UK's Dual Credit Partnership with Secondary Schools

Overview | Definitions of Common Terms | > Lifecycle | Deployment Stage | Review/Oversight | Attachments


1. Initial contact may come from a high school instructor (and this should be encouraged across all disciplines, especially those who interact with UK professors in disciplinary-based communities), or it might also come from a department or unit here on the UK campus. Either way, the department chair should request and receive the following:

2. The department faculty must examine the course not only for the course content coverage, rigor of assignments/assessments, but also delineate how the high school course relates to the UK course learning outcomes (this is especially important if the dual credit course being proposed is or might become a general education course). In addition, the department must show how the course is deployed in a similar mode as is offered at UK. For example, if the course is not yet approved for distance learning at UK, then the high school cannot use it for distance education unless UK approves it officially as with any other DL course. The UK course taught to high school students may span a different time span from the one taught to traditional students at UK. Deadlines for common exams or enrollment-related matters (including drops) need to be specified on a per dual course basis.

If approved at the department level, the chair then forwards to the college dean and/or faculty oversight committee the letter of intent and syllabus(i) under cover of an explanatory memo emphasizing the dual credit initiative's parameters and expectations for scalability and specifying the timing for periodic review by the department and the partner school(s). The sponsoring UK Department, as part of the decision-making for determining the appropriate teaching model for the dual credit course, will state whether the course instructor will be hired

The sponsoring UK Department must also clarify what compensation, if any, that is provided to the instructor of a dual credit course. NOTE: If the high school course doesn't exactly match the coverage content but evidences corresponding academic rigor in student performance (e.g., successful completion of required class assignments can show the same rigor of academic performance as the on-campus UK students can show), then as a guideline, no less than 70% of the UK course should be covered by the high school course. We recognize that this guideline would not work for some disciplines but it is posed for consideration in order to show that there doesn't have to be a 100% direct match on the content coverage. This would allow for more flexibility in the decision-making by the department faculty.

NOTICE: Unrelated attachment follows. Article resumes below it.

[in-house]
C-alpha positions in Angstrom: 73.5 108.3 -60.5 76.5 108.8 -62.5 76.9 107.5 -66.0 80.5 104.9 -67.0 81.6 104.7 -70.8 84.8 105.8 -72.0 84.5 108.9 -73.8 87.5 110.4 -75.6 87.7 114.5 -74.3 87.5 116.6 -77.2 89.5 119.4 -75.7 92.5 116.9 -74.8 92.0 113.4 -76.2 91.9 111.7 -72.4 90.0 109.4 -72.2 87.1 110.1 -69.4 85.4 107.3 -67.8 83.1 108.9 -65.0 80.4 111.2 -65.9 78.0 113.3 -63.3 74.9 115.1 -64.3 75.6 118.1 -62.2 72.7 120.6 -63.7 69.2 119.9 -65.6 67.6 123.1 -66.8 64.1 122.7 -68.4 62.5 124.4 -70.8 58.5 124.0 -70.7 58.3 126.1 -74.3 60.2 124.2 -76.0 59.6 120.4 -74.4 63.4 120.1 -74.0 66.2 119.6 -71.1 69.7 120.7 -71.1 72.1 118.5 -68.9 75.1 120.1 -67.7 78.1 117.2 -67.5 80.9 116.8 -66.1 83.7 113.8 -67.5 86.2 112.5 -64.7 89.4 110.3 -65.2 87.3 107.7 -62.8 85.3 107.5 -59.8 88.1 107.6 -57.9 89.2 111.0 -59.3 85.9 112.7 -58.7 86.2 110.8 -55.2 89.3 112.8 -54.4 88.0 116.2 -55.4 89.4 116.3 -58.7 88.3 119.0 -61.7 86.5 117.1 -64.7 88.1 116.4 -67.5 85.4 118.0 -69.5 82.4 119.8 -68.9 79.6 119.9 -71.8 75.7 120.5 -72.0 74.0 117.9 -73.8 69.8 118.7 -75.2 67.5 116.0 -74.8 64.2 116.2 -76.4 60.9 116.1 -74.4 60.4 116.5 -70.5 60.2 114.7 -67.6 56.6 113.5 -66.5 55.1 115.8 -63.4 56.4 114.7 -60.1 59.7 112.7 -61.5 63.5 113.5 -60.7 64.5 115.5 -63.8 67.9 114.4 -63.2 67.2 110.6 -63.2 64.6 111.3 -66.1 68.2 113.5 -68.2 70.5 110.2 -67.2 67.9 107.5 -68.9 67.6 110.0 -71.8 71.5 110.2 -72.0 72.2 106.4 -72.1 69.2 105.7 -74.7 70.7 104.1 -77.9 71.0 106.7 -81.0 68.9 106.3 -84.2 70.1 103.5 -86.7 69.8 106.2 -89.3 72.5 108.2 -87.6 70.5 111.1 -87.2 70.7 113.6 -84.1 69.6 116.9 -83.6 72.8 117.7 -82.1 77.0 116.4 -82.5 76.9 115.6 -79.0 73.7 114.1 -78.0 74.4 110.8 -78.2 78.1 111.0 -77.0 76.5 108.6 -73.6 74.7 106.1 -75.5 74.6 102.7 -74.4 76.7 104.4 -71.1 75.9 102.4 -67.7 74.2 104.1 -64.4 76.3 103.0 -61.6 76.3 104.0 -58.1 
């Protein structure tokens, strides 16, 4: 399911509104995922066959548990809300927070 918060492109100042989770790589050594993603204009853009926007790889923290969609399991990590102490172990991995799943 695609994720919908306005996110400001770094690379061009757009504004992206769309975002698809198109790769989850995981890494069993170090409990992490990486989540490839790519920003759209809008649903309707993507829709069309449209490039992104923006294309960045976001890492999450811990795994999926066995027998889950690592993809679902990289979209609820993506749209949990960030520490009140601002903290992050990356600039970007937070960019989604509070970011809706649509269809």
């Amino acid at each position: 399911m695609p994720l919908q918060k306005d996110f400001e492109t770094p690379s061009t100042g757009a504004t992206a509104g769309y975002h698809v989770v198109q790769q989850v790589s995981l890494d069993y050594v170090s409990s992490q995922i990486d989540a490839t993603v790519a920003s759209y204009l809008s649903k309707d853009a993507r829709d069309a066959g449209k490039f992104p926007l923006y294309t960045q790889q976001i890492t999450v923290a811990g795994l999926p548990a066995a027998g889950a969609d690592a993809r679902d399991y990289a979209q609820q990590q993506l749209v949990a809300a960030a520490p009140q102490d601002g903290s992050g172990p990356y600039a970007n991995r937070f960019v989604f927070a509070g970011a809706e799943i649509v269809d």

3. If approved at the college level, the proposal then moves forward to the Undergraduate Council to assure quality and University-level oversight of completeness for the institutional repository for documentation and review of UK's dual credit programs.

NOTE: If a student completes the course at the high school and later enrolls full-time at UK, the UK department that coordinates the dual credit course (whether it initiated the request or responded to a request originating in a high school) gets credit for that student's credit hours. If the original UK course is cross-listed with another department's course, the originating department that determines the equivalency to the high school course gets the headcount. If, later, the student attends UK and the cross-listed department advisors see the equivalent course on the student's transcript, then the department could waive or substitute if they so desire at that time.